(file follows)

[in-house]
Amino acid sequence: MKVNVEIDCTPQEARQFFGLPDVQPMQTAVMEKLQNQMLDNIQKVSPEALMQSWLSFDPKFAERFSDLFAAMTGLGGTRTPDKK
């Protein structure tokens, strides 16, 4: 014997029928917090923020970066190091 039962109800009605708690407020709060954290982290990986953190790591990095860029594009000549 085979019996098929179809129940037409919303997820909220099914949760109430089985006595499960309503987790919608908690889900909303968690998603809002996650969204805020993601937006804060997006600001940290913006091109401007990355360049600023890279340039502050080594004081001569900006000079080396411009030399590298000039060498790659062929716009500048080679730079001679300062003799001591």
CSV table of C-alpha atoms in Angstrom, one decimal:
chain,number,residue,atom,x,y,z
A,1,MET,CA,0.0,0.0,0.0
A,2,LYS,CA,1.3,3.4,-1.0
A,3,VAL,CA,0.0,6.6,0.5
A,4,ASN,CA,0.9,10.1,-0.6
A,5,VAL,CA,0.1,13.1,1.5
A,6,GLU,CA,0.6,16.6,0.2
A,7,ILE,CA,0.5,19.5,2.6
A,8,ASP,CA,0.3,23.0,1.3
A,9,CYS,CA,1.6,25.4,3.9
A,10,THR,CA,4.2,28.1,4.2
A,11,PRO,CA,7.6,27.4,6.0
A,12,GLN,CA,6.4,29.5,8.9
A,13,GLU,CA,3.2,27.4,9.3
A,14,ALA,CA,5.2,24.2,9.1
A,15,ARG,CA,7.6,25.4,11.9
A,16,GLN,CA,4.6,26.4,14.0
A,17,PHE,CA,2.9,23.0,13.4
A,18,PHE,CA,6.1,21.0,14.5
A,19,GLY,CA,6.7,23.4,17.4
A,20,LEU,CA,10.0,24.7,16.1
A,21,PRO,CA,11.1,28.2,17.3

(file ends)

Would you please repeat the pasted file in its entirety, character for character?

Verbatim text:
[in-house]
Amino acid sequence: MKVNVEIDCTPQEARQFFGLPDVQPMQTAVMEKLQNQMLDNIQKVSPEALMQSWLSFDPKFAERFSDLFAAMTGLGGTRTPDKK
């Protein structure tokens, strides 16, 4: 014997029928917090923020970066190091 039962109800009605708690407020709060954290982290990986953190790591990095860029594009000549 085979019996098929179809129940037409919303997820909220099914949760109430089985006595499960309503987790919608908690889900909303968690998603809002996650969204805020993601937006804060997006600001940290913006091109401007990355360049600023890279340039502050080594004081001569900006000079080396411009030399590298000039060498790659062929716009500048080679730079001679300062003799001591």
CSV table of C-alpha atoms in Angstrom, one decimal:
chain,number,residue,atom,x,y,z
A,1,MET,CA,0.0,0.0,0.0
A,2,LYS,CA,1.3,3.4,-1.0
A,3,VAL,CA,0.0,6.6,0.5
A,4,ASN,CA,0.9,10.1,-0.6
A,5,VAL,CA,0.1,13.1,1.5
A,6,GLU,CA,0.6,16.6,0.2
A,7,ILE,CA,0.5,19.5,2.6
A,8,ASP,CA,0.3,23.0,1.3
A,9,CYS,CA,1.6,25.4,3.9
A,10,THR,CA,4.2,28.1,4.2
A,11,PRO,CA,7.6,27.4,6.0
A,12,GLN,CA,6.4,29.5,8.9
A,13,GLU,CA,3.2,27.4,9.3
A,14,ALA,CA,5.2,24.2,9.1
A,15,ARG,CA,7.6,25.4,11.9
A,16,GLN,CA,4.6,26.4,14.0
A,17,PHE,CA,2.9,23.0,13.4
A,18,PHE,CA,6.1,21.0,14.5
A,19,GLY,CA,6.7,23.4,17.4
A,20,LEU,CA,10.0,24.7,16.1
A,21,PRO,CA,11.1,28.2,17.3